The "secret warrants" I really want to know about are the ones the judges turn down.

    First, are there any? Second, on what grounds do any get turned down? Is it, "No, you knucklehead, that 82 year-old nun who goes to anti-war meetings is not a threat to national security" or is it, "Hey, this bit here about "capture or kill" that 82 year-old nun, is that really necessary?".

  • Re:Americans (Score:5, Interesting)

    by kilfarsnar (561956) on Wednesday June 06, 2012 @10:59AM (#40232511)

    I read stories like these all almost every day, going on for years now. Then I read the comments and see angry American citizens decrying Americas descent into a police state. But I don't see any actual real protest, only angry comments online ... Why are you so timid?

    There are a number of reasons that can be mixed and matched for any given individual.

    First, some of us do protest. There were huge protests around the Iraq war back in 2003. But media coverage was lacking (odd, eh?). There have also been the "Occupy" protests which have been widespread and some quite large. The corporate media have a funny way of downplaying or casting aspersions at these protests though. And business seems to go on as usual in spite of them. But they are there, and they do have an impact.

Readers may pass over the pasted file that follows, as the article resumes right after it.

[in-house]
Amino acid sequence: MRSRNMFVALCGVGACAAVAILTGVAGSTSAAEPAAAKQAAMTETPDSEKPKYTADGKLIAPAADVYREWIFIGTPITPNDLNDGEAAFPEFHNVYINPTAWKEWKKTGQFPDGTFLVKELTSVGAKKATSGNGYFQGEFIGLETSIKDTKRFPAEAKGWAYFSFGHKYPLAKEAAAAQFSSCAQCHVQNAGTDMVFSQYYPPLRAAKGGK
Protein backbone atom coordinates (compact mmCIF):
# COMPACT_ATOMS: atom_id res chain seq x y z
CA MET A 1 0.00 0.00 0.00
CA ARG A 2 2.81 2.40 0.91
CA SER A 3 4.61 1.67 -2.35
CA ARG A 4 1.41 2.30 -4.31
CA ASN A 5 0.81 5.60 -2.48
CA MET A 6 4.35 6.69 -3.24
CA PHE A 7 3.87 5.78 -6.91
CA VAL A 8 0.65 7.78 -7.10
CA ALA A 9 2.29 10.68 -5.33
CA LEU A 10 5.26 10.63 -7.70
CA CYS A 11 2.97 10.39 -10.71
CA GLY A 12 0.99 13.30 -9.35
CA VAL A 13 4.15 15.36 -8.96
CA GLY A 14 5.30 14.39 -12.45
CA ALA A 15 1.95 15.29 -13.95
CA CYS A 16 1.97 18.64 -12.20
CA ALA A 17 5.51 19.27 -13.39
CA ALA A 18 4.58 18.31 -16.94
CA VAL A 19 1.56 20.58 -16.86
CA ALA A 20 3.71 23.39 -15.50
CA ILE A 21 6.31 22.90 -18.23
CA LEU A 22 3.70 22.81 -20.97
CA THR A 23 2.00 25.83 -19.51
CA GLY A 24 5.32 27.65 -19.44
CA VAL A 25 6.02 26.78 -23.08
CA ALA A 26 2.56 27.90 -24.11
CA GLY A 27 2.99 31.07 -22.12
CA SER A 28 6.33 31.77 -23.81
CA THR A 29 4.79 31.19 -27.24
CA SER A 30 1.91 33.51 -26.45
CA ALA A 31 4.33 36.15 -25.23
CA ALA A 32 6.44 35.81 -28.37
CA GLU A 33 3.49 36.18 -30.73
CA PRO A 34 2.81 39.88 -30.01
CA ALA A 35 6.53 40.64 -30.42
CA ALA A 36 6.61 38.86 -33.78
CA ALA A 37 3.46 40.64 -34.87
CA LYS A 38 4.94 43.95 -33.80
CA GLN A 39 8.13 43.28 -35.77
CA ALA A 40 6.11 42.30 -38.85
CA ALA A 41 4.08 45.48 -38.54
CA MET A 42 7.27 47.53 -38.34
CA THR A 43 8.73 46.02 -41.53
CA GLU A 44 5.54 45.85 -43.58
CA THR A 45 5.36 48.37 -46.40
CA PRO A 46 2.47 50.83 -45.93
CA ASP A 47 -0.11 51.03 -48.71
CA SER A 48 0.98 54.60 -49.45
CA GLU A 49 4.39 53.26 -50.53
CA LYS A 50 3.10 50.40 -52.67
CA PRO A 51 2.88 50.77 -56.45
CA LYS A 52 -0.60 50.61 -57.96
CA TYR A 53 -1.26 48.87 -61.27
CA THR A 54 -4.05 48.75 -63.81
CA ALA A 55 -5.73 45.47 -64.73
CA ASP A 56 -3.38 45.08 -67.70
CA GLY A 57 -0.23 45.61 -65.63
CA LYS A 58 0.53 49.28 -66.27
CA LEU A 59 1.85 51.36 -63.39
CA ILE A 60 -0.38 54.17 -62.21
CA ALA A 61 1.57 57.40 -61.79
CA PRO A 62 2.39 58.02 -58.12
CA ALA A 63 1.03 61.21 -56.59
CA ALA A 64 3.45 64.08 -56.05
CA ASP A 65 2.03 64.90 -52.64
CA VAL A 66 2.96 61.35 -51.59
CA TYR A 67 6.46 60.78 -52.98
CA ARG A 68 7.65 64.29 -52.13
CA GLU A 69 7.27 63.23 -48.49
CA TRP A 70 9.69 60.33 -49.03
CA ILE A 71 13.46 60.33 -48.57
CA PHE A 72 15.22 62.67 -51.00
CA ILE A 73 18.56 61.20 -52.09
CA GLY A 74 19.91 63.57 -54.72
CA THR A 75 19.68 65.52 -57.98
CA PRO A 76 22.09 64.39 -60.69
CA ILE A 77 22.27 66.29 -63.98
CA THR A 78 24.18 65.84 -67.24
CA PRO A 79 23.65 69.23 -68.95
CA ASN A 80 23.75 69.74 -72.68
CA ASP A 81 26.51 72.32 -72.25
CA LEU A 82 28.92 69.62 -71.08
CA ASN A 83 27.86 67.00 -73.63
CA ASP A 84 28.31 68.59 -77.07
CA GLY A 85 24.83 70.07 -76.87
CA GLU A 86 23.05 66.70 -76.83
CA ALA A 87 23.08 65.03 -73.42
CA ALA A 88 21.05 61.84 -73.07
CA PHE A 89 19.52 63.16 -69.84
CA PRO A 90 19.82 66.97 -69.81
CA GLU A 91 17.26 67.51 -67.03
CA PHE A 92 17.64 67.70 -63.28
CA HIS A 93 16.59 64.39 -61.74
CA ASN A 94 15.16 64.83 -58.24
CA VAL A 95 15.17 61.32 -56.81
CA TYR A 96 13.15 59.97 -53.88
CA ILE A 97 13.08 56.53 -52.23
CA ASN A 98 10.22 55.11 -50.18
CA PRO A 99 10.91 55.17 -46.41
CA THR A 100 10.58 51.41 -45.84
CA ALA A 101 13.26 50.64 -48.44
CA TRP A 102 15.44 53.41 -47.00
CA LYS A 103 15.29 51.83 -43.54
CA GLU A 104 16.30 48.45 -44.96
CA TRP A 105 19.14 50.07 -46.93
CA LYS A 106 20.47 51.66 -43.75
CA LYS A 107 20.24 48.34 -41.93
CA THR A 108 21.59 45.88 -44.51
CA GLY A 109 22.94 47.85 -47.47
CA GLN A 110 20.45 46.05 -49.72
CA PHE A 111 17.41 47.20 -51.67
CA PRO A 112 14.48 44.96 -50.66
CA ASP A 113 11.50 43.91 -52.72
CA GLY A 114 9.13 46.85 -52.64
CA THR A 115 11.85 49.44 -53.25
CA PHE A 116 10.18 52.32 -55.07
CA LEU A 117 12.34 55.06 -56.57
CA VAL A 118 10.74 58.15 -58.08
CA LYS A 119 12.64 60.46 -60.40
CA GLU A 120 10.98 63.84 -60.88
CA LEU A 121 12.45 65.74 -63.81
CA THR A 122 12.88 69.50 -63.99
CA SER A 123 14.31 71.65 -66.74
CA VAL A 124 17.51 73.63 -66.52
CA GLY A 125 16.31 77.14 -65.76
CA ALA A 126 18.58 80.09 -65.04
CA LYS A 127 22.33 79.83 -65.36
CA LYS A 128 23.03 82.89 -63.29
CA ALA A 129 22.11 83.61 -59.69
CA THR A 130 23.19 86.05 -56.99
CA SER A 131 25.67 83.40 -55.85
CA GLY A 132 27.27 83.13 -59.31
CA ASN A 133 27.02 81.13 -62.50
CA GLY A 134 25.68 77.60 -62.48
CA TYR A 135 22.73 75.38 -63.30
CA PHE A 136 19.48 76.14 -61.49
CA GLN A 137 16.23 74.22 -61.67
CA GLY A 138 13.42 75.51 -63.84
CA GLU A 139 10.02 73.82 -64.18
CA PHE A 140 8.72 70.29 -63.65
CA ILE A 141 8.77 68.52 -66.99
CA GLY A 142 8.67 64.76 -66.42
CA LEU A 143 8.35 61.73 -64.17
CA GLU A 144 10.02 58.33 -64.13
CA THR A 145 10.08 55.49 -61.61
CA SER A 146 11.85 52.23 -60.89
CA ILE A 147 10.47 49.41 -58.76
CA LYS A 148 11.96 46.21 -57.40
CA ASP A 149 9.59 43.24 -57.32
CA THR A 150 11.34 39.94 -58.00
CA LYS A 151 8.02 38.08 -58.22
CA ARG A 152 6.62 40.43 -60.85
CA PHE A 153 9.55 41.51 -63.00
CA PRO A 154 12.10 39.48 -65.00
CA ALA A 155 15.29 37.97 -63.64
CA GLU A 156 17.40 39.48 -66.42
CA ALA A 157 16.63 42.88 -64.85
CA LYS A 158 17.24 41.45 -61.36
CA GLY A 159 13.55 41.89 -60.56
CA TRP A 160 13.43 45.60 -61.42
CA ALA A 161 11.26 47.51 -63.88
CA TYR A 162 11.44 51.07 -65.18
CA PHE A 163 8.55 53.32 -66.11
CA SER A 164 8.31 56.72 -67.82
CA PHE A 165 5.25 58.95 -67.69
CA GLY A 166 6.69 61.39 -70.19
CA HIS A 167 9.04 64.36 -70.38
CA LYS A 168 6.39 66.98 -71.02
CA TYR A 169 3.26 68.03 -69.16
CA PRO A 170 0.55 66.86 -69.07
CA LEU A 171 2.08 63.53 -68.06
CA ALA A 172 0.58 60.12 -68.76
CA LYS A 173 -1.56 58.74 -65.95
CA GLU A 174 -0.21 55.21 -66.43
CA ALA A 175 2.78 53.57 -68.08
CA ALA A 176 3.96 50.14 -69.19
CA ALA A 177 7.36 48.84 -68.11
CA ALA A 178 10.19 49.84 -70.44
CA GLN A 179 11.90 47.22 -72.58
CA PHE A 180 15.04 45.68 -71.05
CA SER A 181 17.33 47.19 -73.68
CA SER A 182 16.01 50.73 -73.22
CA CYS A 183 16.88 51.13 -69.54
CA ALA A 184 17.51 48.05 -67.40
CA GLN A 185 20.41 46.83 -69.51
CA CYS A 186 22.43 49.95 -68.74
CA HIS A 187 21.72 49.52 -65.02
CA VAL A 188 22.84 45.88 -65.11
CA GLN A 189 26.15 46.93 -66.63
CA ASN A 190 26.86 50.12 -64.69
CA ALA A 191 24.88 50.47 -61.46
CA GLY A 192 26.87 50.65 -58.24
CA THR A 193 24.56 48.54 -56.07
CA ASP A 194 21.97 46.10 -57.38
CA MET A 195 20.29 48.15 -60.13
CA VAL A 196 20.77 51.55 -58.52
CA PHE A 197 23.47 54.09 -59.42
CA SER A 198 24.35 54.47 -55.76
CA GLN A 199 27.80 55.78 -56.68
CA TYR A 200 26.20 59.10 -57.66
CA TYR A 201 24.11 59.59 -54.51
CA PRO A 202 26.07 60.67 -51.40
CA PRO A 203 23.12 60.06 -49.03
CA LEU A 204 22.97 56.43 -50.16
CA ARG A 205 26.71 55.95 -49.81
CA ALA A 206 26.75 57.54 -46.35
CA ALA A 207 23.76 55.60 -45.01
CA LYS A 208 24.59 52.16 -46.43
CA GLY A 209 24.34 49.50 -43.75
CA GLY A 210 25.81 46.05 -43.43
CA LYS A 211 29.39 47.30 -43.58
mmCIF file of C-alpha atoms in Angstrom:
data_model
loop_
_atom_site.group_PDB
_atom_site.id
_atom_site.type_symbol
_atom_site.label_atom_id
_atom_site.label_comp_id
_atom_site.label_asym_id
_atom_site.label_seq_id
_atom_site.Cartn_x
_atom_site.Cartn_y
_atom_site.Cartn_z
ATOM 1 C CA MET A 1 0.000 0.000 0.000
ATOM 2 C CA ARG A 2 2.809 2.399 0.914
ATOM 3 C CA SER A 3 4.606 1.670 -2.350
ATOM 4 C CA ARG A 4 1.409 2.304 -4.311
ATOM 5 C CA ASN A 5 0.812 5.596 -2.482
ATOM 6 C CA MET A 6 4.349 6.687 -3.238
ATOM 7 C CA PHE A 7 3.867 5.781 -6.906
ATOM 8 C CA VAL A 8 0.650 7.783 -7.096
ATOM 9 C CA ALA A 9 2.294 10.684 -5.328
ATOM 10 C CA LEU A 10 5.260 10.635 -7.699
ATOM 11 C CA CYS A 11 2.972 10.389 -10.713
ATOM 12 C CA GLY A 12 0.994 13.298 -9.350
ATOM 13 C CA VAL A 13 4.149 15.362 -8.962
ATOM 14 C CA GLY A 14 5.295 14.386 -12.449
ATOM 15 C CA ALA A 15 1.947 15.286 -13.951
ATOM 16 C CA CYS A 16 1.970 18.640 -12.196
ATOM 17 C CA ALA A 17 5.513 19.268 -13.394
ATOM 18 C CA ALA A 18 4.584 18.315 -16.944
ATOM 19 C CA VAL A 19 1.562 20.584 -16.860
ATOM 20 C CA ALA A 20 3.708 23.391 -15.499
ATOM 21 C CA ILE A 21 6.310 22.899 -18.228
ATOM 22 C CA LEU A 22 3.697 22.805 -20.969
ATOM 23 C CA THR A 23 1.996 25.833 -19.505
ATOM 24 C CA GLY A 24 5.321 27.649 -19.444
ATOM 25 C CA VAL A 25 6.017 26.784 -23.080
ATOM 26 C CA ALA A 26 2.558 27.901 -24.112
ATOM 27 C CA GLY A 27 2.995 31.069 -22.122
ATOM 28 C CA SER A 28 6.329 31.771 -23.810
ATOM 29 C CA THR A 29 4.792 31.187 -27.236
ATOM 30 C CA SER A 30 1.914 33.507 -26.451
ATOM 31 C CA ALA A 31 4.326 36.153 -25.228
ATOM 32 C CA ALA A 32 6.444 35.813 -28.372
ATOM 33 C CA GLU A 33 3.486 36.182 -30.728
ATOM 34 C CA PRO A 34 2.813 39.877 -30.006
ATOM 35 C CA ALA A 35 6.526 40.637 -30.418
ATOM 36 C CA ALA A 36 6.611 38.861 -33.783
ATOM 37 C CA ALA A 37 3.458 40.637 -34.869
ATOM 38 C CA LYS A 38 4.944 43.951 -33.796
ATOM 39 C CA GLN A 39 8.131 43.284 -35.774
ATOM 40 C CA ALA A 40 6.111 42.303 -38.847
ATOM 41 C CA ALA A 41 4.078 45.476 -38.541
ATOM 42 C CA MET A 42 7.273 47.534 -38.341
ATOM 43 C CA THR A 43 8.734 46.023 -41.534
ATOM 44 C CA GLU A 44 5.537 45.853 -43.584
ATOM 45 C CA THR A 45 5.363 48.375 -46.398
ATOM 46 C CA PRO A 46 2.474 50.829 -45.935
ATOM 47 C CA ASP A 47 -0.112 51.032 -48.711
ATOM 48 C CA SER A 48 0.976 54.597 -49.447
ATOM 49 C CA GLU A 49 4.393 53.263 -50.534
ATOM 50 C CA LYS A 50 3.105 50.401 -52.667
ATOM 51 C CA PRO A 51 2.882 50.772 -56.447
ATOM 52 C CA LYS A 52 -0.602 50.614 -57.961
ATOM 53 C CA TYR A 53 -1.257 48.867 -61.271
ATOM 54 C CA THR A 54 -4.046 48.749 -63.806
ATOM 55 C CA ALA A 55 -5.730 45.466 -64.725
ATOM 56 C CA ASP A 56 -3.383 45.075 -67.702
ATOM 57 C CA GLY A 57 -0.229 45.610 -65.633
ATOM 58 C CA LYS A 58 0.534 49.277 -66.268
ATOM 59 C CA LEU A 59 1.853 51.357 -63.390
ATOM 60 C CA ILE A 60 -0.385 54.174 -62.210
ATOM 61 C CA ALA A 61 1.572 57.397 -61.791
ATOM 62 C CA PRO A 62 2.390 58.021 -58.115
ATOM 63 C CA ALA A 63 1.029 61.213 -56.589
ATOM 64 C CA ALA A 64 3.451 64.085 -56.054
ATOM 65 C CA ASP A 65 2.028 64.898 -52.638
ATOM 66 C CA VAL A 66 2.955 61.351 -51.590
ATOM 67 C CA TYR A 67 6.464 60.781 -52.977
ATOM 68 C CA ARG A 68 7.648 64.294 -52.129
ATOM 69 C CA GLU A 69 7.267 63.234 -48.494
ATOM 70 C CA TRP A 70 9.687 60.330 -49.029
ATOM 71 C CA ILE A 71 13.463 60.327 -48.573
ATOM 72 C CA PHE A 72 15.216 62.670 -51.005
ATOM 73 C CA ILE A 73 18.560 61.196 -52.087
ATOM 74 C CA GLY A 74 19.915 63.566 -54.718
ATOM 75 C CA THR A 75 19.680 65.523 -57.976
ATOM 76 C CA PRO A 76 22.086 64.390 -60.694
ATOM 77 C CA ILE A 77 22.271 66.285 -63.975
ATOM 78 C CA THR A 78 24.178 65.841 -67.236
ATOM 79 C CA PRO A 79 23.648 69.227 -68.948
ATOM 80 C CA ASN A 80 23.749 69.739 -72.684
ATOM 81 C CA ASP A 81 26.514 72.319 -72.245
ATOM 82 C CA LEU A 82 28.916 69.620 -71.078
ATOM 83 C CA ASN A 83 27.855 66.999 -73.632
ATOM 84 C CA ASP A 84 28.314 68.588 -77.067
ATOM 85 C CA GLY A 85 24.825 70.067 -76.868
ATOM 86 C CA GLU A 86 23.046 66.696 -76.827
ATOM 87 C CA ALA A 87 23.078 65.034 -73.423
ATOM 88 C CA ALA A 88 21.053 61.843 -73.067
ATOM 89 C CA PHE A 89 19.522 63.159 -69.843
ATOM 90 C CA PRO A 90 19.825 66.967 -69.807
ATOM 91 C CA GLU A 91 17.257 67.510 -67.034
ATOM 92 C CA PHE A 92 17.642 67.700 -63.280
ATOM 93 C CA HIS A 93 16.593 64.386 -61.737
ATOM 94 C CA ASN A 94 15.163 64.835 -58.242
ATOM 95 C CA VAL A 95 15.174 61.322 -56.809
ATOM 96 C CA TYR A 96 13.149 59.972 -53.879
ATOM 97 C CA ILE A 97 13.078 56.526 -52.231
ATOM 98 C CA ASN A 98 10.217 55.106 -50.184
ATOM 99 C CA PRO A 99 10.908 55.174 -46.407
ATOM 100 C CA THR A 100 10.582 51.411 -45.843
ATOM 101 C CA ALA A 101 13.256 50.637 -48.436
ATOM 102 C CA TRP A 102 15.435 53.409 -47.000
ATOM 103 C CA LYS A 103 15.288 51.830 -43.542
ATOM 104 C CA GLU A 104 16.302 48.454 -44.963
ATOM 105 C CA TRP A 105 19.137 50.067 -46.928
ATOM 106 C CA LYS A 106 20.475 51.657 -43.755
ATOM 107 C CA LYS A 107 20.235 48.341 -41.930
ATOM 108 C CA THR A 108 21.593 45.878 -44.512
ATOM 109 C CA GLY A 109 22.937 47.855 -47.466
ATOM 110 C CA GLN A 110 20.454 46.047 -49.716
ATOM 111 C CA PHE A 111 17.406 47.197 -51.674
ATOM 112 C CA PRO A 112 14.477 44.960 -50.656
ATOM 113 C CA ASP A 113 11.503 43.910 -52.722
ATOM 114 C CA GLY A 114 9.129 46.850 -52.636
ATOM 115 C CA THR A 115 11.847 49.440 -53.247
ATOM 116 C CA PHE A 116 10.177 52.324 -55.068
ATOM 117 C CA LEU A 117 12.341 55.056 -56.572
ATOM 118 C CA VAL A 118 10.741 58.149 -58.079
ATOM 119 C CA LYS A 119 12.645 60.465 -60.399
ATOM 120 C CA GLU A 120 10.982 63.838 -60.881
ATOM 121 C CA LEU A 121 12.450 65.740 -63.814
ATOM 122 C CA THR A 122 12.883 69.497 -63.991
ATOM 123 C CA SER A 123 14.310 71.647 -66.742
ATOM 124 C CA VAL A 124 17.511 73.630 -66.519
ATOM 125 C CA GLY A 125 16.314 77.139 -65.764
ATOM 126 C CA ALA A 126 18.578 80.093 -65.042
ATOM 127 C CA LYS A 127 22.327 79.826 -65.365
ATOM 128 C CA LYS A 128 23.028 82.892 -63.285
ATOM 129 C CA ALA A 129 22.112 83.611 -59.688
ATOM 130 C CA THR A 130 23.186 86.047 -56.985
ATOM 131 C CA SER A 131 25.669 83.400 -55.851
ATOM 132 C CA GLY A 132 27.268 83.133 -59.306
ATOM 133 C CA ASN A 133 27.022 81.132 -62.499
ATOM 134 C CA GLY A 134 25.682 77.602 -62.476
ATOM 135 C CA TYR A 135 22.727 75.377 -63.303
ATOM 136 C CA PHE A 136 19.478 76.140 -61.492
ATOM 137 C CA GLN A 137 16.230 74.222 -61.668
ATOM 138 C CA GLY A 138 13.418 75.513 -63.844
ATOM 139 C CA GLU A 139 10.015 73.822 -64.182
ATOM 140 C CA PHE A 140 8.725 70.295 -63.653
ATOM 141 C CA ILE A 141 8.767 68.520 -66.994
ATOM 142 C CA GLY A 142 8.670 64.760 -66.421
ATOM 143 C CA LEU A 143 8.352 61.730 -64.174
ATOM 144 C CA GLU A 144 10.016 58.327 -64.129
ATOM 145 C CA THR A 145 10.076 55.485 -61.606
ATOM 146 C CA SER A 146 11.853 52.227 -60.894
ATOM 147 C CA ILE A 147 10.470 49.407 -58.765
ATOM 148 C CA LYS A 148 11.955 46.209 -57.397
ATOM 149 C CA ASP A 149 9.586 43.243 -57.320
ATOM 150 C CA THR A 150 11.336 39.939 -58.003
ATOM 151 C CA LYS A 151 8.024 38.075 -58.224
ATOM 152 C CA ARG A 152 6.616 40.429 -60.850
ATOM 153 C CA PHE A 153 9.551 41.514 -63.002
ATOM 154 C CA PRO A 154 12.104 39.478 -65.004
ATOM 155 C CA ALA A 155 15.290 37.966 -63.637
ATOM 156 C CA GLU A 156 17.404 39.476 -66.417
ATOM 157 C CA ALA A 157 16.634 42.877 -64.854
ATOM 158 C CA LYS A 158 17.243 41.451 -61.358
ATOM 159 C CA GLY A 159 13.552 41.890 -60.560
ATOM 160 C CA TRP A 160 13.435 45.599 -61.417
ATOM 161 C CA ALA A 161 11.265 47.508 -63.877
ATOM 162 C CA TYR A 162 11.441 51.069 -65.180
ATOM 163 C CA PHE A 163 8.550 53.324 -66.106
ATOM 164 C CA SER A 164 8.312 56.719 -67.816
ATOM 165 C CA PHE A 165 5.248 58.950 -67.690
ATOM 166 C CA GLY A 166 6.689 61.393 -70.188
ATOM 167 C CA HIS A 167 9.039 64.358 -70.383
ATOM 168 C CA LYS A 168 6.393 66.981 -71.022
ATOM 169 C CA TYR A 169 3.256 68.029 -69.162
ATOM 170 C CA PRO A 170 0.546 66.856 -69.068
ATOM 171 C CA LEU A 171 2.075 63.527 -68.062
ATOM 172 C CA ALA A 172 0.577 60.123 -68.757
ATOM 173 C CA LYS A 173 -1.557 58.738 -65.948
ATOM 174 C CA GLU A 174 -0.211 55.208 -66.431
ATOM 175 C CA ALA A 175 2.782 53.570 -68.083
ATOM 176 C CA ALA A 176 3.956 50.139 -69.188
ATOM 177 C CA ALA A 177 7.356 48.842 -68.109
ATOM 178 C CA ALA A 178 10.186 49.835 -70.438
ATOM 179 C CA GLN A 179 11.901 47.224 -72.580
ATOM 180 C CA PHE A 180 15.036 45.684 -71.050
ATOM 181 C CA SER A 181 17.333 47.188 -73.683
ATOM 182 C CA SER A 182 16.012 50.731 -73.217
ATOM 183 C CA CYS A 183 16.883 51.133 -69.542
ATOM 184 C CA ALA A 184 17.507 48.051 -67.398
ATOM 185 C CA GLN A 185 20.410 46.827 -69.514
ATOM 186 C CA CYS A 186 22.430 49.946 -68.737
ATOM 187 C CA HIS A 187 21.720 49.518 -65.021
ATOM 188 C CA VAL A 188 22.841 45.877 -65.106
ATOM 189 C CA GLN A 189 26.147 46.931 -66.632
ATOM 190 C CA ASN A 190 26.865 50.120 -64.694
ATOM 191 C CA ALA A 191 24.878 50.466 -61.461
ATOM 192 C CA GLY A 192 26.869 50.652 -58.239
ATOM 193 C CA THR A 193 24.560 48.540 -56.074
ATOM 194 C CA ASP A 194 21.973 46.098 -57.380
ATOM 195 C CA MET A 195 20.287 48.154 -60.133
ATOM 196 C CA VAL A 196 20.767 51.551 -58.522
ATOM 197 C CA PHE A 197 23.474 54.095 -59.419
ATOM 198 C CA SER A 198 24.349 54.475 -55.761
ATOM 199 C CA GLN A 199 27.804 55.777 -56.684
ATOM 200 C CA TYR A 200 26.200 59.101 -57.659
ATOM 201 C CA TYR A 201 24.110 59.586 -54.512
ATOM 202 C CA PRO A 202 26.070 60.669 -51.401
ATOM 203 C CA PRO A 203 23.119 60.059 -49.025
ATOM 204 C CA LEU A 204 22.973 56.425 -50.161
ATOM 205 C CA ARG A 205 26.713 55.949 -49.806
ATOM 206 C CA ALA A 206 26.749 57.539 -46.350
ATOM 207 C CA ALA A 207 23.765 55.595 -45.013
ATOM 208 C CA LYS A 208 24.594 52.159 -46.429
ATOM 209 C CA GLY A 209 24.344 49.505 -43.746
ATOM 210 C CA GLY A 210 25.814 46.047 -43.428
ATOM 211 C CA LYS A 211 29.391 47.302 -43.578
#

Second, the American people are fractured as a society. We are as suspicious of each other as we are of the government. That makes it harder to organize people around things they agree on. We have been taught to fear our neighbor and look to the state for authority and protection. Organizations like unions that used to be a political force have been systematically beaten back by business and other interests.